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Dad and Kerry's 2003 Trip to British Columbia

Day 7 - Last Day in BC: Kootenay River -- Balfour Ferry -- Cranbrook -- Back to the USA

WEDNESDAY, 20 August 2003

I'm now sitting at the picnic table in our campsite, in [Whitefish Lake] State Park, in Whitefish, Montana. That's right; we're back in the States!

I think I actually got around 7 hours of sleep last night - that's more than my average for the trip so far. Dad goes to bed between 10:00 and 10:30 (Utah time) which is good in that I have some quiet time for reading my scriptures and writing in my journal. Unfortunately, he also gets up early (around 4-something today!) and for one reason or another I wake up earlier than I normally would.

Anyway, we were packed and out of the campground by a little after 9:00 local (Pacific) time. Our plan was to ride to Castlegar and have breakfast at the McDonald's where Randy and I ate last year. I kept thinking that they would serve breakfast until 10:30, but then I realized that I was guessing and that it would be better to get there by 10:00. So, I kinda "pushed it" and got us there with 5 minutes to spare. We both had a Big Breakfast; Dad added milk and I had apple juice.

We saw in the paper that some of the fires in B.C. had tripled in size. Yikes!

We briefly considered taking a different, less-populous route from Castlegar to Nelson [via Salmo], but ended up going the same way that Randy and I went: along the Kootenay River. Last year the river was shrouded in mist; this year the sun shone brightly. I had forgotten about the several hydroelectric "dams" - really just generating stations at existing falls. But the river was as neat as before; I'm pretty sure Dad enjoyed it a lot.

Just like last year, we didn't bother stopping in Nelson. We went right over the bridge and continued toward Balfour and the ferry. Unlike last year, there was very little traffic; most of the time there was nobody in front of us and nobody behind us. Ahhh! It made the rather low speed limit (60 kph) more bearable. I [was] amazed again at all of the little docks and small sandy beaches along that 20-mile stretch of Kootenay River/Lake. It would be a neat place to spend some time.... When we arrived at the line-up-and-wait area for the ferry to Kootenay Bay [Map Point #2] there were only 4 or 5 cars in line. The next ferry wasn't due for 20 more minutes so we were able to use the restroom, get a snack, and call Sue. I noticed on the schedule that the next boat was not going to be the Osprey that Randy and I took across last year. Instead of taking the other (older, smaller) boat, we decided to wait an extra 40 minutes.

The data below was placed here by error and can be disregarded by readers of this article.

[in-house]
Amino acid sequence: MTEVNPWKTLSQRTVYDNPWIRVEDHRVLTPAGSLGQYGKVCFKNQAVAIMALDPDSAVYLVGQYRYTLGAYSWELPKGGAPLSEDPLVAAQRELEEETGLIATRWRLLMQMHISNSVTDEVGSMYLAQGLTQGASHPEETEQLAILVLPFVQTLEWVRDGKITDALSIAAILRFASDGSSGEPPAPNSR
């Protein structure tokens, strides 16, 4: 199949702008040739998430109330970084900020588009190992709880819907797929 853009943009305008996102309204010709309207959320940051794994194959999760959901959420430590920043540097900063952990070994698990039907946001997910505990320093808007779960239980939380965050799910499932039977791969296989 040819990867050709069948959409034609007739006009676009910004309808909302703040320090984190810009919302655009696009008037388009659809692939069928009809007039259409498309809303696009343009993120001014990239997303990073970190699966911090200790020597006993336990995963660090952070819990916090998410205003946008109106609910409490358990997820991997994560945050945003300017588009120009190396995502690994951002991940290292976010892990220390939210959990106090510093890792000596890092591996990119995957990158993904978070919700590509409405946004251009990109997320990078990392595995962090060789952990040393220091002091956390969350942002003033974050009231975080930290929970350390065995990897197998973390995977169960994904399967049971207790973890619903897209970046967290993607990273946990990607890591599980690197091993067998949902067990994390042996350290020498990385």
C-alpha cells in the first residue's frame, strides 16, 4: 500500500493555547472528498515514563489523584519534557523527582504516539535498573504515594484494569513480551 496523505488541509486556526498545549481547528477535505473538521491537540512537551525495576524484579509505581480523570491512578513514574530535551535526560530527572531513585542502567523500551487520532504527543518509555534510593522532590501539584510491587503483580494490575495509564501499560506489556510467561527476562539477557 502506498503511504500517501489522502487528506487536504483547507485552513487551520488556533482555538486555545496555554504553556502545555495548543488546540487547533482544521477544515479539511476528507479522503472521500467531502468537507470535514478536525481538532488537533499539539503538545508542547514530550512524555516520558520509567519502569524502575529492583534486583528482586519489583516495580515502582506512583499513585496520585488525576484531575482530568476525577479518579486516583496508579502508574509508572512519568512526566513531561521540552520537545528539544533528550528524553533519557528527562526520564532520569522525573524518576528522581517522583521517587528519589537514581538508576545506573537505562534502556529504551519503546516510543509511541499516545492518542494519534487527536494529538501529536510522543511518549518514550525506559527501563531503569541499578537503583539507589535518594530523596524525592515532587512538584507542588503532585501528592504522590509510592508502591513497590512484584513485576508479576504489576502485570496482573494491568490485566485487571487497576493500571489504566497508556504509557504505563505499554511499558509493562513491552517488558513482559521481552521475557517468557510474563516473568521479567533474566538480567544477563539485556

I'm glad we did.

Dad and I walked all over the boat...


...enjoyed the (unfortunately still somewhat smoky) scenery...



...and got a big kick out of the "wind" coming from the direction of the bow.


That's a really neat ride - and FREE! The only thing that Dad didn't like was where we were directed to park on board. Except for some forest service trucks that received priority treatment, we were the first ones on board. Probably because of that, the loadmaster directed us to a small area on one side, some distance from the bow.

As the other vehicles lined up beside us and closer to the bow we realized that there was no way we would be getting off first as we had hoped/planned. Sigh.

(And we were right; the lane along our side of the boat was the last to be taken off!) A few miles after getting off the ferry...

...I pulled over to "give the other cars a headstart". We used the time to have a snack and look at the lake.

So, the ride to Creston from Kootenay Bay was probably a bit of a letdown, but it was OK. We didn't drop into the States from Creston like Randy and I did; we looped back northward to Cranbrook and joined 3/93 a little south of Wasa to close the [BC] circuit. We rode south to Elko and then broke from our inbound route and dropped into Montana at the Roosville gate [Map Point #3]. Going through customs wasn't too bad. The man told Dad to get a passport or bring his birth certificate next time, and we had to open a saddlebag to find the can of Nalley's chili that we bought in Golden (because it contained meat). It turned out to be a product of the USA, so it was OK.

We stopped to take a picture of the "Welcome to Montana" sign...

...and then headed south again. Two ladies at a Ranger Station told us about campgrounds in the area and gave us a Montana map. (Now Dad has one just like mine.) We found this state park and are fairly satisfied, although it cost us $20.


The bathroom/shower building is clean and modern, and it's very quiet here ... except when the trains roll past about 100 yards away and blast their horns! I went down to the lake about half a page back and called Sue again - on my TracFone! Yay - no more 25¢/min calls on my WalMart / AT&T calling card with a 10-unit penalty for using a pay phone....

Miles covered today: 342
Total miles covered: 2186

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